Paris Las Vegas
3655 Las Vegas Blvd. S.
Las Vegas, NV 89109
If Las Vegas were the house, this restaurant would be the best seat in it, for this fine-dining perch in Paris's Eiffel Tower has an unobstructed view of the Strip, including Bellagio's dancing fountains across the street. Burgundy velour banquettes and a Belle Époque décor set a plush stage for the contemporary French offerings. Among imaginative appetizers, we like the cold foie gras torchon with duck prosciutto and a fig compote, offered for lunch and dinner. Luncheon sandwiches include steak with Roquefort cheese and a red onion compote. A salad favorite is created with lobster, shrimp and crab. The dégustation menu dreamed up by the chef each evening is a popular choice, featuring menu items such as warm lobster salad with fingerling potatoes and toasted caraway seeds; butternut squash soup with duck confit; sautéed sea bass; venison chop; Eiffel Tower desserts or a soufflé; and petits four. Wine can be paired with the tasting menu for a complete experience. Among à la carte dinner entrées, try the slow-roasted filet of Atlantic salmon with Pinot Noir sauce. Prices are high, but dishes such as the individual Eiffel Tower beef Wellington with sautéed snap peas are worth it. The wine list consists of more than 900 labels. See more of the Top 10 romantic restaurants in Las Vegas.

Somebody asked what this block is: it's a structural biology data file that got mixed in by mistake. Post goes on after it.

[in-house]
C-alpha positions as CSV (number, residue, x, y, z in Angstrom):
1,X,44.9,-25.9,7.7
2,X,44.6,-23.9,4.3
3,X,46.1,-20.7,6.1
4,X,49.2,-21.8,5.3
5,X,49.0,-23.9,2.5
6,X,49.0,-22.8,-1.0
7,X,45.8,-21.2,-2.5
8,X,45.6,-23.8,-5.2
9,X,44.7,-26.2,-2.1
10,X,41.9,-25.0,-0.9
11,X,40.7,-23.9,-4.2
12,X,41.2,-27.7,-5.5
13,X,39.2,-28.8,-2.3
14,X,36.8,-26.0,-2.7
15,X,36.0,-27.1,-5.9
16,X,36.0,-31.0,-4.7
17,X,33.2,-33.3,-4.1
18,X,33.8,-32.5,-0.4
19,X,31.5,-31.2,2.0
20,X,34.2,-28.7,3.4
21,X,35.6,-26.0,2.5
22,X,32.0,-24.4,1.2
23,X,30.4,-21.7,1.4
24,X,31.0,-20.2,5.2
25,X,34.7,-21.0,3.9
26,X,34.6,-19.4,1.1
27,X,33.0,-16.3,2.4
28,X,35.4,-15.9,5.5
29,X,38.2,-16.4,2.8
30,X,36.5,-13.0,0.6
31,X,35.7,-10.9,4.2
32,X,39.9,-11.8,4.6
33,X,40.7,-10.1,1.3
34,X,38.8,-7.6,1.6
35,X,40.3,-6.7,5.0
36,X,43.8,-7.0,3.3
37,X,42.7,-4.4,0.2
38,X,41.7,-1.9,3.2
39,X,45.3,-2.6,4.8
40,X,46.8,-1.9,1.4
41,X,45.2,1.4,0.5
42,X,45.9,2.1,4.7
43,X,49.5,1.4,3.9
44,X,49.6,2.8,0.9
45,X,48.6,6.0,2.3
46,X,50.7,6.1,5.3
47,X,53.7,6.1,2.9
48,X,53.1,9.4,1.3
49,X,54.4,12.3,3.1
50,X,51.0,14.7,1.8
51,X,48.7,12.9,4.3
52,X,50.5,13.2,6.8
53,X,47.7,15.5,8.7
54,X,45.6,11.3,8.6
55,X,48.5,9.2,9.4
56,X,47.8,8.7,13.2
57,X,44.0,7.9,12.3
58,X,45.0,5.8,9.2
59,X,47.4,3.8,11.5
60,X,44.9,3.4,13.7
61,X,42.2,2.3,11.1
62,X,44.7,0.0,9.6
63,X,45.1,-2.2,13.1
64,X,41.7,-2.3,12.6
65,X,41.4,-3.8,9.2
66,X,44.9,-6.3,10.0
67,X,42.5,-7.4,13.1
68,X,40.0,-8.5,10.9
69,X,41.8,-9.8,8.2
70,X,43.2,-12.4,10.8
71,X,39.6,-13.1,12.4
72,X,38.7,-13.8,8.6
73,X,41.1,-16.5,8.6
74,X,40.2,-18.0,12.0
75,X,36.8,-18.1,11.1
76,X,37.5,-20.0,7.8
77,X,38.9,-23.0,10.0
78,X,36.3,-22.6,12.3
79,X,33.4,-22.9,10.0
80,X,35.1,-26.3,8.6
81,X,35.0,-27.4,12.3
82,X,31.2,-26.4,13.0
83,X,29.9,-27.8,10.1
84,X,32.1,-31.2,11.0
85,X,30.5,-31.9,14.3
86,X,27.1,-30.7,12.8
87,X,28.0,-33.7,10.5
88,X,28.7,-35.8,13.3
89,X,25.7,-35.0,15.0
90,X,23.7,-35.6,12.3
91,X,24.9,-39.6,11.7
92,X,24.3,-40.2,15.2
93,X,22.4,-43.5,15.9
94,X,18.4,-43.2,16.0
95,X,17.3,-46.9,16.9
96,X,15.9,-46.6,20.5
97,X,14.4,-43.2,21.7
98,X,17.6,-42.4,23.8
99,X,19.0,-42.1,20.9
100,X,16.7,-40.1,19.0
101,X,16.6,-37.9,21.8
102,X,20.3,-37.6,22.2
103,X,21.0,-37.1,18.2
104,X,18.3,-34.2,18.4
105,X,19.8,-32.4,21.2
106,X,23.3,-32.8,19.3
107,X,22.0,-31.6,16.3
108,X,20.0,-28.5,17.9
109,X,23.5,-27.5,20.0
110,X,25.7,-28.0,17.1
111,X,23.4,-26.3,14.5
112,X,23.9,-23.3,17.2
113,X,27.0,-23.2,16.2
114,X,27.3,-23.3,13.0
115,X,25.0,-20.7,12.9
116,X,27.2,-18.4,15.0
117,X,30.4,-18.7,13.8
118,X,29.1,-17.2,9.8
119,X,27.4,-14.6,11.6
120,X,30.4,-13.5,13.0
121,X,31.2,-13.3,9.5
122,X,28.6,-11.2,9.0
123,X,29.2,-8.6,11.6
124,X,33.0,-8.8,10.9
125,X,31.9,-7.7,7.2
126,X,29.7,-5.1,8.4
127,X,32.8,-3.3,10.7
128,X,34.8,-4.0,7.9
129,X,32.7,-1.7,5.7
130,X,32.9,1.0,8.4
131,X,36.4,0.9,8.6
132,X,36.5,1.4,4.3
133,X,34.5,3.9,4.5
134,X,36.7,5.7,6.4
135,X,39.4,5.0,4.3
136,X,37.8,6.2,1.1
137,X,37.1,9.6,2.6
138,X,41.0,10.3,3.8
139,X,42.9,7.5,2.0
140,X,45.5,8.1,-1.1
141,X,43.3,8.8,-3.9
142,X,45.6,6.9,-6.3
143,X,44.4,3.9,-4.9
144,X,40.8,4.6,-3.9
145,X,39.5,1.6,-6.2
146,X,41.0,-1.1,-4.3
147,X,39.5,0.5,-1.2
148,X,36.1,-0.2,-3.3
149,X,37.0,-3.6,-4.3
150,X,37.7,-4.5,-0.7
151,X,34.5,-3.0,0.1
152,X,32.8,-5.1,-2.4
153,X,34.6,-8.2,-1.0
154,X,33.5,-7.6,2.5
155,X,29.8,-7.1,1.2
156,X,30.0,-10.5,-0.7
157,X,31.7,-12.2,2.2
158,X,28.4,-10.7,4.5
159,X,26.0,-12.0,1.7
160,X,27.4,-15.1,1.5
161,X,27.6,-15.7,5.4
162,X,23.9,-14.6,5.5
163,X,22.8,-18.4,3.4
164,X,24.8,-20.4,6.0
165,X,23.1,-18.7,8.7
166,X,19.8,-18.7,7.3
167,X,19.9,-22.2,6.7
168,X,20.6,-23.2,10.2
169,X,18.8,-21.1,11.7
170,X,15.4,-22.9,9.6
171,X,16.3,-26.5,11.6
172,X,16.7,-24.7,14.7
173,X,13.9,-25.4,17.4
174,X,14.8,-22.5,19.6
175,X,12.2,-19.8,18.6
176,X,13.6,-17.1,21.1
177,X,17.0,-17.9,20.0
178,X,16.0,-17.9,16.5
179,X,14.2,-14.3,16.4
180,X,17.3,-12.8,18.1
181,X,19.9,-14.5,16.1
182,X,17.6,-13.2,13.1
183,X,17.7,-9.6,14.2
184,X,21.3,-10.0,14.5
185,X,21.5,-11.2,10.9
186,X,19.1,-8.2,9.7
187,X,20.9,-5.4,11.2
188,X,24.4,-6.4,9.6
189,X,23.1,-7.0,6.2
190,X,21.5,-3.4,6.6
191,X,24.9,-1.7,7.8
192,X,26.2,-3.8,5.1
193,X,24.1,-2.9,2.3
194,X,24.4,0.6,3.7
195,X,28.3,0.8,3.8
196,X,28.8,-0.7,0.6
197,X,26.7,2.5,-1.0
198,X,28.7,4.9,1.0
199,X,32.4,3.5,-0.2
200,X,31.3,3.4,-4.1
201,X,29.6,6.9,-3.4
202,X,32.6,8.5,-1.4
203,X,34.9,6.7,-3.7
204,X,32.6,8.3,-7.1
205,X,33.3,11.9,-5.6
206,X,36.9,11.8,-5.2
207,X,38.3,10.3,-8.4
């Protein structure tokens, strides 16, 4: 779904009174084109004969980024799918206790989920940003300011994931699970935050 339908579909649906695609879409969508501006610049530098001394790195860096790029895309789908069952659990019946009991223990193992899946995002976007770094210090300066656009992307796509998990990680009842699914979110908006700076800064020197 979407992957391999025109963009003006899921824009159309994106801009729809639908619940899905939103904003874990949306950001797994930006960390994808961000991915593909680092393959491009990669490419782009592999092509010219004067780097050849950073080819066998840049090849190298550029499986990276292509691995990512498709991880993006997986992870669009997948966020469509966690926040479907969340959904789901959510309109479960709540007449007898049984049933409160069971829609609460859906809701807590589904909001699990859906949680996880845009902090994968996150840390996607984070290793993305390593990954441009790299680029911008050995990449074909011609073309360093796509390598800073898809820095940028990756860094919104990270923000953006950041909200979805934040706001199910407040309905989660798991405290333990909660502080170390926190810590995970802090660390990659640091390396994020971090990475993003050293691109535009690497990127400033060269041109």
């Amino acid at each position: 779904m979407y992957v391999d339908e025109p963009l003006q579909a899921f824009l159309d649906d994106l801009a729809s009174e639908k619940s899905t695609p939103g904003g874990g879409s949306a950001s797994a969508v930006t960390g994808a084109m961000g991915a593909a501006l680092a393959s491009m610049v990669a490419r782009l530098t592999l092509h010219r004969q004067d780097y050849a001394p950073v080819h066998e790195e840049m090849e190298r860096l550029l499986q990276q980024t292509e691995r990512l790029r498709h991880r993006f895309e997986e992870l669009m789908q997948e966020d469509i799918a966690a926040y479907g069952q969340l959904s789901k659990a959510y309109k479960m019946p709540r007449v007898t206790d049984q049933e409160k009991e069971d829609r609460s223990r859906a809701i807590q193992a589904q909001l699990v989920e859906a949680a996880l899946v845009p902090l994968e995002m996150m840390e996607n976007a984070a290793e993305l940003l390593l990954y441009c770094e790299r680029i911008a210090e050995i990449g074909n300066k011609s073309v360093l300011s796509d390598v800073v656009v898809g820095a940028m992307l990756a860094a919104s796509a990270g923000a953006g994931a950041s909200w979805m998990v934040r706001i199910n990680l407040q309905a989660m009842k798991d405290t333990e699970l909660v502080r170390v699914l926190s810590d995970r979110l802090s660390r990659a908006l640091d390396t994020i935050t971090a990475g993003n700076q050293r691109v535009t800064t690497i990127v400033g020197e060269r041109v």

New York Palace
455 Madison Ave.
New York, NY 10022